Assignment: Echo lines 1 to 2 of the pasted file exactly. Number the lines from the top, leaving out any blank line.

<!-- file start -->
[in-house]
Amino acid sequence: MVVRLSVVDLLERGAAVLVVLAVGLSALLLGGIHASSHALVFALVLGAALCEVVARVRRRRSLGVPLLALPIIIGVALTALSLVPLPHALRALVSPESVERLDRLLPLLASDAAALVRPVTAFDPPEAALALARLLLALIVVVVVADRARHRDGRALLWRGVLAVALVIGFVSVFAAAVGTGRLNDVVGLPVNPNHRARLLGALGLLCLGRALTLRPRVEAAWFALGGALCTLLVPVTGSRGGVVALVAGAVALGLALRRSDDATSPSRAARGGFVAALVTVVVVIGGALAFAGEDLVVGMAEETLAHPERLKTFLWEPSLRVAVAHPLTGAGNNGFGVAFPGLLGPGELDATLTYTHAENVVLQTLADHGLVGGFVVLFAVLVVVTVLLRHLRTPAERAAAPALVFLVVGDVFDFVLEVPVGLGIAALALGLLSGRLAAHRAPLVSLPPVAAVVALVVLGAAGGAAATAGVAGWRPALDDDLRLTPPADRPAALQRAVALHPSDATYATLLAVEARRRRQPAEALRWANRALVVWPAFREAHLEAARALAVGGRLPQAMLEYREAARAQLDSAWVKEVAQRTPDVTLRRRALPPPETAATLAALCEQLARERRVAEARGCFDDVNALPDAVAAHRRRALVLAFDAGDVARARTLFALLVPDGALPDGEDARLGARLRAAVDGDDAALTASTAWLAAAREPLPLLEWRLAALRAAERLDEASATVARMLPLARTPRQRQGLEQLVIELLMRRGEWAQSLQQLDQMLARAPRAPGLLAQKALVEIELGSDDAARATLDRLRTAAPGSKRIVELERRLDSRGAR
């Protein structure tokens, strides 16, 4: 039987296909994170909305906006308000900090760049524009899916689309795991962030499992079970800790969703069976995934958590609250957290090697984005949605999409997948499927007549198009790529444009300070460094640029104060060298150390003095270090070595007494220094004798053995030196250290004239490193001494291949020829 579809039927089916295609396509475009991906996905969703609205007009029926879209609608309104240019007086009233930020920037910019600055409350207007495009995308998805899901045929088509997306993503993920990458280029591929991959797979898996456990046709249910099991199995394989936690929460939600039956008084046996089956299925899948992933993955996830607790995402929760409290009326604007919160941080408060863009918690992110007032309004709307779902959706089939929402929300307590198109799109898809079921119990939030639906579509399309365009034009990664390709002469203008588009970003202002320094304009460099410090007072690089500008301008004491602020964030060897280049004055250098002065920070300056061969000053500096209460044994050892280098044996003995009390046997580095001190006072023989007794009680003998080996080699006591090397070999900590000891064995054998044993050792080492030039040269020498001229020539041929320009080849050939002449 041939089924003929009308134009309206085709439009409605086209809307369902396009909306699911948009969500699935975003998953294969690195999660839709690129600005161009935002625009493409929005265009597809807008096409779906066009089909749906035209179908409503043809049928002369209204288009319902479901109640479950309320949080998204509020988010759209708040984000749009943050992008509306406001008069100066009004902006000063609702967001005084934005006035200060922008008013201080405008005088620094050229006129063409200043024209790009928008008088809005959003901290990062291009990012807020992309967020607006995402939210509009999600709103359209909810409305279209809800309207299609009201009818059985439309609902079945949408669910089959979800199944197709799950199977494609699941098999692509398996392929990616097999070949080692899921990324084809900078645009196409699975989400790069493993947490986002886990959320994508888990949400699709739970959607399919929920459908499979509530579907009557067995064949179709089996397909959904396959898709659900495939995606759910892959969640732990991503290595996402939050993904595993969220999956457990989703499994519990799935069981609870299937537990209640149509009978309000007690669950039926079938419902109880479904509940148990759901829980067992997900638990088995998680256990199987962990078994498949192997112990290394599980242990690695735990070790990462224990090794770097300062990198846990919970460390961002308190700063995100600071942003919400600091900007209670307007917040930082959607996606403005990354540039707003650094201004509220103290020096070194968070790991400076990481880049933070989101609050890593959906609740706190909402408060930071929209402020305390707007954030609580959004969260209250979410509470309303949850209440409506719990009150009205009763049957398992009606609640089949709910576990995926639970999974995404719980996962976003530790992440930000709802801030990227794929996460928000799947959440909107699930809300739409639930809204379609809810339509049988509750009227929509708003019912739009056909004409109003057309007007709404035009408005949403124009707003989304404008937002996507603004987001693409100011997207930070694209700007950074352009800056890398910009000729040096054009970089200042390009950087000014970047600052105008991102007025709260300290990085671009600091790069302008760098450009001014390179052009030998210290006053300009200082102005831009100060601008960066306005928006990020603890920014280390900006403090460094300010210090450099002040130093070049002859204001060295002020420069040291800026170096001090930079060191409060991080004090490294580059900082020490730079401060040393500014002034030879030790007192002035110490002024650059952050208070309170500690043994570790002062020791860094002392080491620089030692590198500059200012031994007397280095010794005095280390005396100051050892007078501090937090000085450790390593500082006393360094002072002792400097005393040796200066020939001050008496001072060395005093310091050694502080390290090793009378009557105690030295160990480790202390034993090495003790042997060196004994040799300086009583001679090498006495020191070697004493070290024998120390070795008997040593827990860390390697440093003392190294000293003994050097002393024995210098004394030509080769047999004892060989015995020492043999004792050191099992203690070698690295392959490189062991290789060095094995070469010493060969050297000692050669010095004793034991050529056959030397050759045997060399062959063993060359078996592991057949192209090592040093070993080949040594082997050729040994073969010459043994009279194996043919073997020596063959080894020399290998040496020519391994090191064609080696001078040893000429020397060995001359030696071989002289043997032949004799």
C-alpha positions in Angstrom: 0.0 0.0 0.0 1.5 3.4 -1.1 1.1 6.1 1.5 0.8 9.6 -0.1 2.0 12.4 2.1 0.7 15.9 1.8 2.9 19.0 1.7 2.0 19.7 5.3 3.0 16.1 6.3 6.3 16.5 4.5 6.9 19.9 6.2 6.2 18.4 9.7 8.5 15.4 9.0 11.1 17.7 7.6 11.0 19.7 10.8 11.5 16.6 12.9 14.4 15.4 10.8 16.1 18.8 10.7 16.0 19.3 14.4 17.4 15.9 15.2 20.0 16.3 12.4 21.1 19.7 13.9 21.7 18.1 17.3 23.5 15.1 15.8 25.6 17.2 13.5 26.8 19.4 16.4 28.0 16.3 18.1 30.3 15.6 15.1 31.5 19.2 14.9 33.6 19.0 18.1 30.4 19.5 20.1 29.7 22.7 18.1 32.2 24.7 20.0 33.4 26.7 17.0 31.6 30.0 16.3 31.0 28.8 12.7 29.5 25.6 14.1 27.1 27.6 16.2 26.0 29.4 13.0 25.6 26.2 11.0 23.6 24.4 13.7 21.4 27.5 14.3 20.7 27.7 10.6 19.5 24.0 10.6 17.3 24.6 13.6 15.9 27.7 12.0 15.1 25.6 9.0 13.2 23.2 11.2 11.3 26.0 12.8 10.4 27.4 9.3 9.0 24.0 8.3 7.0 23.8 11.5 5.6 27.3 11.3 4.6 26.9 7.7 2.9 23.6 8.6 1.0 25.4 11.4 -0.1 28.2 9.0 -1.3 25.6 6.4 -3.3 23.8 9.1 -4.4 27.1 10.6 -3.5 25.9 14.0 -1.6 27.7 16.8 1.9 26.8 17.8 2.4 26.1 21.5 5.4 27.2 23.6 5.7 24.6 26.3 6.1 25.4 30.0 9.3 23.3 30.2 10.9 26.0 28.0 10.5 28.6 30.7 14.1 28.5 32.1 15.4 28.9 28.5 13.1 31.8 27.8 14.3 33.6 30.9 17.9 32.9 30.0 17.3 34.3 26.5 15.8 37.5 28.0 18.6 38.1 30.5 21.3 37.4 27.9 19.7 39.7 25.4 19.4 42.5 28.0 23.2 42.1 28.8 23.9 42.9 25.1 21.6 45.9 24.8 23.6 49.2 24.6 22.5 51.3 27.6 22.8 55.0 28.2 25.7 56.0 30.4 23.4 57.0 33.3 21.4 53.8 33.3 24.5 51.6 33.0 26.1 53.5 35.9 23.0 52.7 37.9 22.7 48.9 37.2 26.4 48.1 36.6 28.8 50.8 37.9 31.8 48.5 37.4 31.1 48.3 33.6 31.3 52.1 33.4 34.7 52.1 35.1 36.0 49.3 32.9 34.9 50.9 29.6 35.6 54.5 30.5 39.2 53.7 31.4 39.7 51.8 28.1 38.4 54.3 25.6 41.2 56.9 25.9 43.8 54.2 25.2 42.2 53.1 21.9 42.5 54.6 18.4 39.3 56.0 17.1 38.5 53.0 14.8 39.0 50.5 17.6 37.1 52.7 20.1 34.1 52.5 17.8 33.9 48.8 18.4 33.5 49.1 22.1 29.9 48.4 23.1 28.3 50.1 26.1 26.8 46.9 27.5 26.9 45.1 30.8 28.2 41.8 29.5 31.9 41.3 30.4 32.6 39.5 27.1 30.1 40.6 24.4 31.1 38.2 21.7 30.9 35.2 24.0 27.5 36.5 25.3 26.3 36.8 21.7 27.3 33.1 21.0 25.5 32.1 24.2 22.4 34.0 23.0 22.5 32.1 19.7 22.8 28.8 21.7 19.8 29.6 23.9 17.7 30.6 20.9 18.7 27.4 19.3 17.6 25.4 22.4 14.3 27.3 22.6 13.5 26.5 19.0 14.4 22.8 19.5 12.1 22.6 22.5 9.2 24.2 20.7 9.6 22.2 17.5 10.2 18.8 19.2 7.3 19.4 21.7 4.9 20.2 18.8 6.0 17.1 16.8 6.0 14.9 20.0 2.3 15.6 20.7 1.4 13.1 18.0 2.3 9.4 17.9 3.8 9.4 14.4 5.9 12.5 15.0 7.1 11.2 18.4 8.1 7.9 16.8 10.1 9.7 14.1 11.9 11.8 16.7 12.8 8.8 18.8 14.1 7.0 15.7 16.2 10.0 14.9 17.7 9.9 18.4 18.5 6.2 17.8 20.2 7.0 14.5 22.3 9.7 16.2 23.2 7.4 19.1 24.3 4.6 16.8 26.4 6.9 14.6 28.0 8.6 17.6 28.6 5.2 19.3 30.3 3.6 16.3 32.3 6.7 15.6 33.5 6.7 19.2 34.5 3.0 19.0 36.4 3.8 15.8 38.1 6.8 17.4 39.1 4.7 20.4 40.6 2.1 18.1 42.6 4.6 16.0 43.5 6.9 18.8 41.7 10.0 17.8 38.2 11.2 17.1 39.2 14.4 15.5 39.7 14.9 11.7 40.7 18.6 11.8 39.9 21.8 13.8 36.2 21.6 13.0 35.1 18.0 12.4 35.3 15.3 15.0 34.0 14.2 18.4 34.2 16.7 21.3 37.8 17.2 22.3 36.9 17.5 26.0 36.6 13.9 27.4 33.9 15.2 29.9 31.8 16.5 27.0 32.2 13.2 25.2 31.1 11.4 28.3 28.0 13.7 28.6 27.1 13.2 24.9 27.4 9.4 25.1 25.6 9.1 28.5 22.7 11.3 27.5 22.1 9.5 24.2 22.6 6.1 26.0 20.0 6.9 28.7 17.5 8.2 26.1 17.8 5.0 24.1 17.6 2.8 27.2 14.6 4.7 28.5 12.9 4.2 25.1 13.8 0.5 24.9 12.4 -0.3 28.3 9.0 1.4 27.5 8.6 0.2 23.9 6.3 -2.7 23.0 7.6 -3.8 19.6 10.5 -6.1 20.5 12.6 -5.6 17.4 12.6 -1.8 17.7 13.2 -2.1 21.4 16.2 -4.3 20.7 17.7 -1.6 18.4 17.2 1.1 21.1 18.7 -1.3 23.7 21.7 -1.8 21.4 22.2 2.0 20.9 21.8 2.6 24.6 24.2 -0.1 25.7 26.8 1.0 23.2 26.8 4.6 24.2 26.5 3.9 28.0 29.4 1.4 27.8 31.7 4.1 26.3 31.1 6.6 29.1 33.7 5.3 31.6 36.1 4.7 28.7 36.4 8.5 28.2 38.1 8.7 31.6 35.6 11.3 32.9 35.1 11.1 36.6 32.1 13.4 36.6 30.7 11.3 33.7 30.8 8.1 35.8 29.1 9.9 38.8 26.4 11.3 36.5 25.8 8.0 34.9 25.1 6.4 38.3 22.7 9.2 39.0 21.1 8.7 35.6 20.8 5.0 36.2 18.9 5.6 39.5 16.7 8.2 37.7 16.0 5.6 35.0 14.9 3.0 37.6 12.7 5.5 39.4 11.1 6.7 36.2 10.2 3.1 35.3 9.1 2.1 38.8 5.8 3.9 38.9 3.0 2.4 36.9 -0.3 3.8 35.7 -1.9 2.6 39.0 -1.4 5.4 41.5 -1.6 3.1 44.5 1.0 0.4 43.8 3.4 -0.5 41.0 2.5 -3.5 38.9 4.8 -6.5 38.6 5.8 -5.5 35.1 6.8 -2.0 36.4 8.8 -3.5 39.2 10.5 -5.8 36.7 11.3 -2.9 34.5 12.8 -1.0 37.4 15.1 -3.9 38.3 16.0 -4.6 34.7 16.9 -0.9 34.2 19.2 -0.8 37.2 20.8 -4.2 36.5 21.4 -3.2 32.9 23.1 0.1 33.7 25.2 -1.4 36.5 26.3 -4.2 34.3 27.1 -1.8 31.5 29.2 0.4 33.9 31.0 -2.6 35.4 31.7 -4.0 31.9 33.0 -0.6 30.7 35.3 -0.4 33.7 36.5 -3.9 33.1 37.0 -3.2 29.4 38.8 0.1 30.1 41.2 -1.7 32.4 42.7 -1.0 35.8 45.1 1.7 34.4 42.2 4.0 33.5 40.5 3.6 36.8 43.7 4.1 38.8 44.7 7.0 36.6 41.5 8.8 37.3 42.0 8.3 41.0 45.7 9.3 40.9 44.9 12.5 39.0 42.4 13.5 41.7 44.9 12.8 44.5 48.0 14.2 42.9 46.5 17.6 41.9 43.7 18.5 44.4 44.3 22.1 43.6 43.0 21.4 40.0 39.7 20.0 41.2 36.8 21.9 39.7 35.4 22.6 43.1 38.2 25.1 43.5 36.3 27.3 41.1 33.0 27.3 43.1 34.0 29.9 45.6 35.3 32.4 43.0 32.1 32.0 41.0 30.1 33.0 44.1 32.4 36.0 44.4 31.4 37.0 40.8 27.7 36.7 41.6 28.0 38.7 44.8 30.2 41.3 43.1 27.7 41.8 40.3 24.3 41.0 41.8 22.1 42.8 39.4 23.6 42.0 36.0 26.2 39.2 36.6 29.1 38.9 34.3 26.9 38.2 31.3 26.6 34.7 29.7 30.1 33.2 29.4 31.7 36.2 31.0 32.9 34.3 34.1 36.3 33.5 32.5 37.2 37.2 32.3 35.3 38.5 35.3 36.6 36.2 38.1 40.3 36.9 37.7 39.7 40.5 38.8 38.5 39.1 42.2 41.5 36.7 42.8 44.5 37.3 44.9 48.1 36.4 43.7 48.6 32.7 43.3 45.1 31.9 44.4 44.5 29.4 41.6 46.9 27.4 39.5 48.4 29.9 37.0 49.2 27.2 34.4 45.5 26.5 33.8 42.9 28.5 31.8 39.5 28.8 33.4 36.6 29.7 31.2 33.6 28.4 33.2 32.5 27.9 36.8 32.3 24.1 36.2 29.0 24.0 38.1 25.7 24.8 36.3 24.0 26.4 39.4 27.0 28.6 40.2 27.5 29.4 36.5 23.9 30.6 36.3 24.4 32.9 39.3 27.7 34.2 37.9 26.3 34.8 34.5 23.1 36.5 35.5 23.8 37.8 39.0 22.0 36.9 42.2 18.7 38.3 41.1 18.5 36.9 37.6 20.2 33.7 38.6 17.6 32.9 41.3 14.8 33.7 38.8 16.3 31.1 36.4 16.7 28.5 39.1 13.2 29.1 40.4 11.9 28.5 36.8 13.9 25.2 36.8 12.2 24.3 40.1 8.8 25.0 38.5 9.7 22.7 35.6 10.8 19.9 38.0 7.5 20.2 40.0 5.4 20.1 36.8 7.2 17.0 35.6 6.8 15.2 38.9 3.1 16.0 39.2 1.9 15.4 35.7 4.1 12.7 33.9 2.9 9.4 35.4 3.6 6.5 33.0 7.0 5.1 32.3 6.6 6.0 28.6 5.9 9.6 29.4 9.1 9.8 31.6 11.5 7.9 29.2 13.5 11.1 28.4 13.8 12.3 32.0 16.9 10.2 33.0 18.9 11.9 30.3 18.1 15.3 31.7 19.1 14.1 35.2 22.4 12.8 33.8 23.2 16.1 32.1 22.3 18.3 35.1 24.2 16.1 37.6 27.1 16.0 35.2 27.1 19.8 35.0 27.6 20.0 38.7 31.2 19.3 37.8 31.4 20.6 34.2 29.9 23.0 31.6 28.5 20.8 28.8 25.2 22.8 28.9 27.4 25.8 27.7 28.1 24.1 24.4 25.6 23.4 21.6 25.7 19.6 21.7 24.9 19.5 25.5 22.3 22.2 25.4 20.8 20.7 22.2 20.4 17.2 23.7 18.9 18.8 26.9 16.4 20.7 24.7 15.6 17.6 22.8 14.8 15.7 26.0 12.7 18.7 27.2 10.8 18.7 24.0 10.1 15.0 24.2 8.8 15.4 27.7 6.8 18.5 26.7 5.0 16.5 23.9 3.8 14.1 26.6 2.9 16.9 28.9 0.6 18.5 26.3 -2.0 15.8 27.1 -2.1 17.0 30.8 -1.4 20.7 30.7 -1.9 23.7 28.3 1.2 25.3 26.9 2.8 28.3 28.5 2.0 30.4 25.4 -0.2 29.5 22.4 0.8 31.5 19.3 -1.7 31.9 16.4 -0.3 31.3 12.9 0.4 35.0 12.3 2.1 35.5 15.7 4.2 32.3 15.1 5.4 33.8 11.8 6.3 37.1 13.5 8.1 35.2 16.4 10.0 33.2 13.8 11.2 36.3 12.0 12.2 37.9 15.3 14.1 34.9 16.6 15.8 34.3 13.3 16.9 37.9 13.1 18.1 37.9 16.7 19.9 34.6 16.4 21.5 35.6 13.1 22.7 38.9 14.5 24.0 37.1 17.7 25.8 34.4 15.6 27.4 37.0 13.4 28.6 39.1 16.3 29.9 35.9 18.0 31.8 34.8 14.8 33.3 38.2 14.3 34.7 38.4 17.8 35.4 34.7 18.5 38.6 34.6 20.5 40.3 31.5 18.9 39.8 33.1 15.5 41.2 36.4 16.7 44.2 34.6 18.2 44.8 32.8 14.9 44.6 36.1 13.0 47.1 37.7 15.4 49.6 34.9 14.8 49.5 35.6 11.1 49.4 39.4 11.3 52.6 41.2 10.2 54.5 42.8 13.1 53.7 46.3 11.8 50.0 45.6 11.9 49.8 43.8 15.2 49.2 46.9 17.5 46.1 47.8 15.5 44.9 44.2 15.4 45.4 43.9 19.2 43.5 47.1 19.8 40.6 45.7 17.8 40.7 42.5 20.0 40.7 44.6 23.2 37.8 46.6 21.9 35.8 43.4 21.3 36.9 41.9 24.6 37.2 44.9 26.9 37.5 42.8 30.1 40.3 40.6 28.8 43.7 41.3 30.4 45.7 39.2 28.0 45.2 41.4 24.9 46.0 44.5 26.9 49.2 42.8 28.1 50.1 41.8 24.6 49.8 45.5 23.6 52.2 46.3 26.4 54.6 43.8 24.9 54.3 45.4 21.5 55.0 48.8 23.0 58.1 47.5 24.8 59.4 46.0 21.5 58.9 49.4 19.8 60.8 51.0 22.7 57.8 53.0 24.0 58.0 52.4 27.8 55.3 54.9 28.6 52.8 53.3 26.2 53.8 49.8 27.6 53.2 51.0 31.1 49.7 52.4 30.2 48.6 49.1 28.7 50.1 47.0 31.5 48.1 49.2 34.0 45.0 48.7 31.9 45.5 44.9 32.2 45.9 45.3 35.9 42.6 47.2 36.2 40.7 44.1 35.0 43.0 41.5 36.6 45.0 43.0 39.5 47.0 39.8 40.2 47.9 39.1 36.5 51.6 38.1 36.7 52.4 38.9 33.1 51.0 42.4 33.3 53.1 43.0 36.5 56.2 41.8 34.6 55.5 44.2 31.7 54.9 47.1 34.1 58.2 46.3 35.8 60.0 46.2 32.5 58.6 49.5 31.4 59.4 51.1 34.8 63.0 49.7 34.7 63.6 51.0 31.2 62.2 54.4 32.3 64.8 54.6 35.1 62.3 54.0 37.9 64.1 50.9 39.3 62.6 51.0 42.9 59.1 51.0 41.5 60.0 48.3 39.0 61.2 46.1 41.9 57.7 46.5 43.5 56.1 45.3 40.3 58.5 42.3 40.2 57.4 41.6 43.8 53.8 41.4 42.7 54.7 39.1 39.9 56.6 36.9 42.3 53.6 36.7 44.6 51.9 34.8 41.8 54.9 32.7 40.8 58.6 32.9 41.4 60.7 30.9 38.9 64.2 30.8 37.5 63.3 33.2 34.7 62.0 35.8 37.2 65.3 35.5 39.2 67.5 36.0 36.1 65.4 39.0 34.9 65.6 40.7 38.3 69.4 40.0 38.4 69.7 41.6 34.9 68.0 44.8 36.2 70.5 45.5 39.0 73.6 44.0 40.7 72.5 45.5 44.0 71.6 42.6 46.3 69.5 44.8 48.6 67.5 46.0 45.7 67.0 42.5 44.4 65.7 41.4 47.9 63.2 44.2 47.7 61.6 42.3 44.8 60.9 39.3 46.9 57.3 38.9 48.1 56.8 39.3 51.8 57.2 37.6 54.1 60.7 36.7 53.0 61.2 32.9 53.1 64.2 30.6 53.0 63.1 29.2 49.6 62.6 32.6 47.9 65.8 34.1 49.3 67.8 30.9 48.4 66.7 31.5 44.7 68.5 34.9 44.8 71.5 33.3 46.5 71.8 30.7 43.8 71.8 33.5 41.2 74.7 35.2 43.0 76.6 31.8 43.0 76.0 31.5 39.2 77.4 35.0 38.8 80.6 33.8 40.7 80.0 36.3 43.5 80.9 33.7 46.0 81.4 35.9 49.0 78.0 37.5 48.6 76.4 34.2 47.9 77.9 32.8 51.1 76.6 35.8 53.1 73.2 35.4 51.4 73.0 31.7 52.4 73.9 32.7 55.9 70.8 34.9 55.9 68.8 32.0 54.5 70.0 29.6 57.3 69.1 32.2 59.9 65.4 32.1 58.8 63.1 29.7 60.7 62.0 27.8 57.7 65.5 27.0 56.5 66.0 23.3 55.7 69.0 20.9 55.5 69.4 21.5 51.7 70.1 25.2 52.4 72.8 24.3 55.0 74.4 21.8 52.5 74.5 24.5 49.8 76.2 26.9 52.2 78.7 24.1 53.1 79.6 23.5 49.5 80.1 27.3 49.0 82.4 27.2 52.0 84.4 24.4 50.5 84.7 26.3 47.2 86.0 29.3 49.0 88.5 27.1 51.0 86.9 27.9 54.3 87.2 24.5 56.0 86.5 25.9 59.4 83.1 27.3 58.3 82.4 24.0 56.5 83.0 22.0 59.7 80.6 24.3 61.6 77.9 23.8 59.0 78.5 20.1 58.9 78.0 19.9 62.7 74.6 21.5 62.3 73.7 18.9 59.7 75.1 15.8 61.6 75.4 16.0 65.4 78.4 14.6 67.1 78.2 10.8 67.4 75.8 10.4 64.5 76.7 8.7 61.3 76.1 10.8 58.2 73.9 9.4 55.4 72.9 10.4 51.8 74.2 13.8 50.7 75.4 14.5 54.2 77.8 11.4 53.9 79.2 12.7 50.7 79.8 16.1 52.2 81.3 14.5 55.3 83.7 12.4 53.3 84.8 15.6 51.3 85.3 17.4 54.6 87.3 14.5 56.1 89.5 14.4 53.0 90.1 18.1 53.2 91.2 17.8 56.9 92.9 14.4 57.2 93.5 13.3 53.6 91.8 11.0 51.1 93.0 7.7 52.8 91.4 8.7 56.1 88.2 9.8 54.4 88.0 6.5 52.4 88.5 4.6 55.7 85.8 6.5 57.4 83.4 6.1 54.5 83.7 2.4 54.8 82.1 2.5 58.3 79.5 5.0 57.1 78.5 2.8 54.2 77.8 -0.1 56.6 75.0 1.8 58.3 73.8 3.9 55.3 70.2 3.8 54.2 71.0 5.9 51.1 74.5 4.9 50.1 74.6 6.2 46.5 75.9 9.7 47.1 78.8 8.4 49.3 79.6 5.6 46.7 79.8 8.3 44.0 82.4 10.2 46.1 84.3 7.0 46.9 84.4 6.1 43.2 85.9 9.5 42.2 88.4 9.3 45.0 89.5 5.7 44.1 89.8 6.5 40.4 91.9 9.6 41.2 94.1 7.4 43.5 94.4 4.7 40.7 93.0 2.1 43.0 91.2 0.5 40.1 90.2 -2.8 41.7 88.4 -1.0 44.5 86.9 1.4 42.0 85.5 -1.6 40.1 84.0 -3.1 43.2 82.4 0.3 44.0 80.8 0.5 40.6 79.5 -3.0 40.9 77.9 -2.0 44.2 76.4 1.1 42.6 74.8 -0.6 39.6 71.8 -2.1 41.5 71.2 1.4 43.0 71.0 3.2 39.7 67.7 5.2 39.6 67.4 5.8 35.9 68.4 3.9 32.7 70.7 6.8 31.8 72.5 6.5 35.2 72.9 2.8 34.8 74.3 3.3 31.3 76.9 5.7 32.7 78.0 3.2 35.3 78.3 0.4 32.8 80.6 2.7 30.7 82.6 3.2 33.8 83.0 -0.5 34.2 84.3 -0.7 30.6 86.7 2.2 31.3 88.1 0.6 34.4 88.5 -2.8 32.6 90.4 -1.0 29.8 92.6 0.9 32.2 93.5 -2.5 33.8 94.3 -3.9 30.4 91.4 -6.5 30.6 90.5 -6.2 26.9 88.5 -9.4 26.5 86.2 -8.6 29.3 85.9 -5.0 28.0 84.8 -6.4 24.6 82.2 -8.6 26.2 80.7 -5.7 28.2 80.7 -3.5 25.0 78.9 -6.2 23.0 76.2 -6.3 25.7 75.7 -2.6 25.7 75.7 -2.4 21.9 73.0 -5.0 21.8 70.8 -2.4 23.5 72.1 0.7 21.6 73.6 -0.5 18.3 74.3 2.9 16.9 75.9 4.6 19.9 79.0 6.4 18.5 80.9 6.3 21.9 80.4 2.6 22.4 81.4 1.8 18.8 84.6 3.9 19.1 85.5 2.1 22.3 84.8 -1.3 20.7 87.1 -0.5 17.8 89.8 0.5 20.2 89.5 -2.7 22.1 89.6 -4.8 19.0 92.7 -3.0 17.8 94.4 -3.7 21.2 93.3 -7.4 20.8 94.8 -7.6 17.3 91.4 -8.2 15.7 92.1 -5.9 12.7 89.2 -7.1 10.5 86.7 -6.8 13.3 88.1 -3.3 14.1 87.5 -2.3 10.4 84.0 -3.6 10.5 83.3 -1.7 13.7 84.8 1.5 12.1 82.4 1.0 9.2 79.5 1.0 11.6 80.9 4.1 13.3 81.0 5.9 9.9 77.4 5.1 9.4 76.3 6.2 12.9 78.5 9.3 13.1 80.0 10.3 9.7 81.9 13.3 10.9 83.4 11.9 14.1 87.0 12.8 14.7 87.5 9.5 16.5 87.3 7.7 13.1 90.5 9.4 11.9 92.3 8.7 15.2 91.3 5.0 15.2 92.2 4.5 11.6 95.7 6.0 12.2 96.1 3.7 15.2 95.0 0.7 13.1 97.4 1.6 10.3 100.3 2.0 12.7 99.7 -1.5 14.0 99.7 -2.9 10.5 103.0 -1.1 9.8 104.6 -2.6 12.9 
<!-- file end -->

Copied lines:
[in-house]
Amino acid sequence: MVVRLSVVDLLERGAAVLVVLAVGLSALLLGGIHASSHALVFALVLGAALCEVVARVRRRRSLGVPLLALPIIIGVALTALSLVPLPHALRALVSPESVERLDRLLPLLASDAAALVRPVTAFDPPEAALALARLLLALIVVVVVADRARHRDGRALLWRGVLAVALVIGFVSVFAAAVGTGRLNDVVGLPVNPNHRARLLGALGLLCLGRALTLRPRVEAAWFALGGALCTLLVPVTGSRGGVVALVAGAVALGLALRRSDDATSPSRAARGGFVAALVTVVVVIGGALAFAGEDLVVGMAEETLAHPERLKTFLWEPSLRVAVAHPLTGAGNNGFGVAFPGLLGPGELDATLTYTHAENVVLQTLADHGLVGGFVVLFAVLVVVTVLLRHLRTPAERAAAPALVFLVVGDVFDFVLEVPVGLGIAALALGLLSGRLAAHRAPLVSLPPVAAVVALVVLGAAGGAAATAGVAGWRPALDDDLRLTPPADRPAALQRAVALHPSDATYATLLAVEARRRRQPAEALRWANRALVVWPAFREAHLEAARALAVGGRLPQAMLEYREAARAQLDSAWVKEVAQRTPDVTLRRRALPPPETAATLAALCEQLARERRVAEARGCFDDVNALPDAVAAHRRRALVLAFDAGDVARARTLFALLVPDGALPDGEDARLGARLRAAVDGDDAALTASTAWLAAAREPLPLLEWRLAALRAAERLDEASATVARMLPLARTPRQRQGLEQLVIELLMRRGEWAQSLQQLDQMLARAPRAPGLLAQKALVEIELGSDDAARATLDRLRTAAPGSKRIVELERRLDSRGAR